One already sees some small brands claiming their cantonal belonging, since the "Swiss Made" doesn't seem to be a guaranty of AOC for the watches.
Indeed it will be the end of a kind of ambiguity; but the overall watchmaking industry benefits from it;
and the entire field, even those who did what it takes, is at risk of being penalized by a blurred brand image.

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Produce silicon hairsprings: it is currently the biggest topic in watchmaking since the advent of quartz.
To well understand what is at stake, one has to understand that the preparation of silicon compared to that of Elinvar is like the Molecular Gastronomy opposed to the "Nouvelle Cuisine" of the greatest chefs.
Or even, if one is a scandalmonger, it is like McDonald's vs. the "Grande Cuisine".
While manufacturing Elinvar demands a genius cook able to feel the materials, to observe the clouds to know the atmospheric pressure, the fabrication of silicon hairsprings takes a valedictorian trained in cutting-edge technologies and able to run the chemical cutting of material with precisions down to the micron, through the mathematical rigor of equations.
The benefit of using silicon is that one can implement a manufacturing chain faster.
If there is enough equipment, this strategic component can be produced in large quantities far quicker than the Elinvar.

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The other benefit brought by the silicon is that the quality of the hairsprings is standardized by the "LIGA" cutting process.
Hence, the slow and difficult pairing phase does not exist anymore (the differences in hairsprings qualities are compensated by appropriate balances). Thus, even the balance production stage is simplified.
The problem with the silicone arises during the assembling phase, where the very fragile hairspring must be fitted into its final slot without shocks.

To better understand the two "quick" options, Silicon & Asia, let's take a careful look at the Tag Heuer case:

The rumor states that LVMH's legal department more or less challenged their counterpart at Swatch Group.
LVMH wanted to speed up the process of contract renewal for the deliveries of Nivarox escapement sets.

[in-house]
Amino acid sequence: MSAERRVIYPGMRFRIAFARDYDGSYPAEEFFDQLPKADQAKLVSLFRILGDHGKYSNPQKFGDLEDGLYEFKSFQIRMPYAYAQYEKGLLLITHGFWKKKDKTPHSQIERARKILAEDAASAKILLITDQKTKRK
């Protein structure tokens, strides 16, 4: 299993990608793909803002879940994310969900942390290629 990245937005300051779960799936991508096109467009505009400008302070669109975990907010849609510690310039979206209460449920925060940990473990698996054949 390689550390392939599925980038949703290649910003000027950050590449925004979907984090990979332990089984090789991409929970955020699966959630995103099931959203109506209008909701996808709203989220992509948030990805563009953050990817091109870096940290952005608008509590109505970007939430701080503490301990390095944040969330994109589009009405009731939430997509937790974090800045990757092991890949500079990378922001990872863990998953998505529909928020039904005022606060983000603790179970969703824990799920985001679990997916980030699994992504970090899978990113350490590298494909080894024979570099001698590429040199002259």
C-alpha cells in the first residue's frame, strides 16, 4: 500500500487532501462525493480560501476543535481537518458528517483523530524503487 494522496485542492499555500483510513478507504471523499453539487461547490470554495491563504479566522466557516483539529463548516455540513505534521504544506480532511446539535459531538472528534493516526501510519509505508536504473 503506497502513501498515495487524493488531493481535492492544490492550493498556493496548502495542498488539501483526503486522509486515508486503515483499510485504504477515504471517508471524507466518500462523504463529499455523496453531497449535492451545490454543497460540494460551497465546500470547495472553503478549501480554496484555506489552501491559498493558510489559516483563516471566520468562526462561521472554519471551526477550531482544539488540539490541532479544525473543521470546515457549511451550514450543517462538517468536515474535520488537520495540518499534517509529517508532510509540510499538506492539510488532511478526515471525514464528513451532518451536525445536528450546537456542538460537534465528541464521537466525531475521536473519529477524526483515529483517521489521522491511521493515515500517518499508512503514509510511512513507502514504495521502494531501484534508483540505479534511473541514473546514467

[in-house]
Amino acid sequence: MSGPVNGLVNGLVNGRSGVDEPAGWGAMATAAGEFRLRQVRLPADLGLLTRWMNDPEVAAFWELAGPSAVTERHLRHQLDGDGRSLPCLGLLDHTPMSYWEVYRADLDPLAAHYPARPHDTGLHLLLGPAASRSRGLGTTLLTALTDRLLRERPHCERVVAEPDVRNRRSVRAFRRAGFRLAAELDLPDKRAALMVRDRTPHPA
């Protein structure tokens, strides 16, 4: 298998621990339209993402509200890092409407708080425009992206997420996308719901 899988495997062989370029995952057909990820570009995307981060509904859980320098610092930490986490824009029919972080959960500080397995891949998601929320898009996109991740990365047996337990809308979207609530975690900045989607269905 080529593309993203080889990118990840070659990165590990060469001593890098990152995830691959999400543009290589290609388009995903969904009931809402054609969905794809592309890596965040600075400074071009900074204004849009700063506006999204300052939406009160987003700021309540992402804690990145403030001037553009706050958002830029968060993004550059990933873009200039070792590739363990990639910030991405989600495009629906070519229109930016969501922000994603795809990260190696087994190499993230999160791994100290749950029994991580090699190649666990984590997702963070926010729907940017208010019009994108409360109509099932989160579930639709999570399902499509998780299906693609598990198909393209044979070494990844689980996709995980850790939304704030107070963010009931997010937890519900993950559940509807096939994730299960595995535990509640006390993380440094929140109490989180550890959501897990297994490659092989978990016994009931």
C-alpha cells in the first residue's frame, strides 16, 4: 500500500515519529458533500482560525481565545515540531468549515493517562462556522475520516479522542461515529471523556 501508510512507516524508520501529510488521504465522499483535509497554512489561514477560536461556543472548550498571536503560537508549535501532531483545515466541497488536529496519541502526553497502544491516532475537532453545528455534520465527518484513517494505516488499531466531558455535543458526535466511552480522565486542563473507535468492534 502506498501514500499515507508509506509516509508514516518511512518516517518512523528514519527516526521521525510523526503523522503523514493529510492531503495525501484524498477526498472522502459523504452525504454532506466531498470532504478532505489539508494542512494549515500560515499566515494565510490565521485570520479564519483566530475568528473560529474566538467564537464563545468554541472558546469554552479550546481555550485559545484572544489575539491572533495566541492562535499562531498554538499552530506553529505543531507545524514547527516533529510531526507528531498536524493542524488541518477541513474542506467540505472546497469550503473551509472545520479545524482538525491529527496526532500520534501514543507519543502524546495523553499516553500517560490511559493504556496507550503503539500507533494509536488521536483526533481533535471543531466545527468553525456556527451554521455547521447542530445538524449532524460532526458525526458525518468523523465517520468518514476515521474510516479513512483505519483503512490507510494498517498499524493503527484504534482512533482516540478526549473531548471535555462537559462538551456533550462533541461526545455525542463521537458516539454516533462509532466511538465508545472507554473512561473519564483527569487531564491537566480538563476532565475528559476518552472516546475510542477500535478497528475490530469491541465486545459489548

But the Swatch Group lawyers outsmarted those of LVMH: they cut the sets deliveries to Tag Heuer, without striking a blow. Considering the suddenness of the announcement, TAG did not have time to develop its own Invar sets. Therefore, there were only two options: Asia or Silicon.
To compensate for the withdrawal of Nivarox, TAG once again called upon Seiko (and this after the caliber 1887) to get out of this tricky situation.
To address the problem, TAG could have developed homemade silicon;
but they chose to rely on Seiko, on the one hand because it was obviously simple from a logistical standpoint, and on the other hand because the image of silicon may have been deemed dangerous.
Actually, the crucial question raised by TAG's choice is this: what does a "region of origin" mean?
Is it the use of traditional technologies, implying the utilization of a plain alloy and lots of handwork, but made in Asia?
Or does it mean a totally normalized production with cutting-edge industrial processes, but made in Juras?

And the other reason to reject silicon certainly was the reliability.

The fundamental obsessions at Rolex are the reliability and the after sale returns.
As a matter of fact, it is one of the reasons why their production processes are widely automated.
Rolex is undoubtedly the most automated of the mid-range market brands in the Swiss watchmaking industry.
It is obvious that Rolex made the reduction of costs a priority. But not only that!
Rolex engineers spend their time burying innovations.
These break-through, which would have benefited certain independent brands for years, are buried by Rolex without second thought.

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This policy of generalized industrialization and of slow innovation, of course, comes from the necessity to bring down the after sales servicing figures.
The brand with a crown would never launch an innovation without making sure to master the consequences from A to Z. One even knows that the brand is very advanced on the silicon matter, but sticks however to the excellent Parachrom rather than taking chances with the silicon.
In addition, it is a common knowledge that Omega, like De Bethune or other "early adopters", already underwent the difficult development of this cutting-edge technology. For that matter, they deserve praises.
For the great watchmakers (such as Journe or Flageollet), Abraham Louis Breguet's Holy Grail was to use less lubrication, which is a source of problems and of dirt accumulation in the mechanism.
For example, with the Extreme Lab, Jeager LeCoultre tested the "fat-free" watch (with a limited success).
If the silicon technology breaks through, there is no doubt that the JlC EL will go through the roof of the auctions at Christie's, 50 years from now, since it has been emblematic of the beginnings of this "fat free" technology.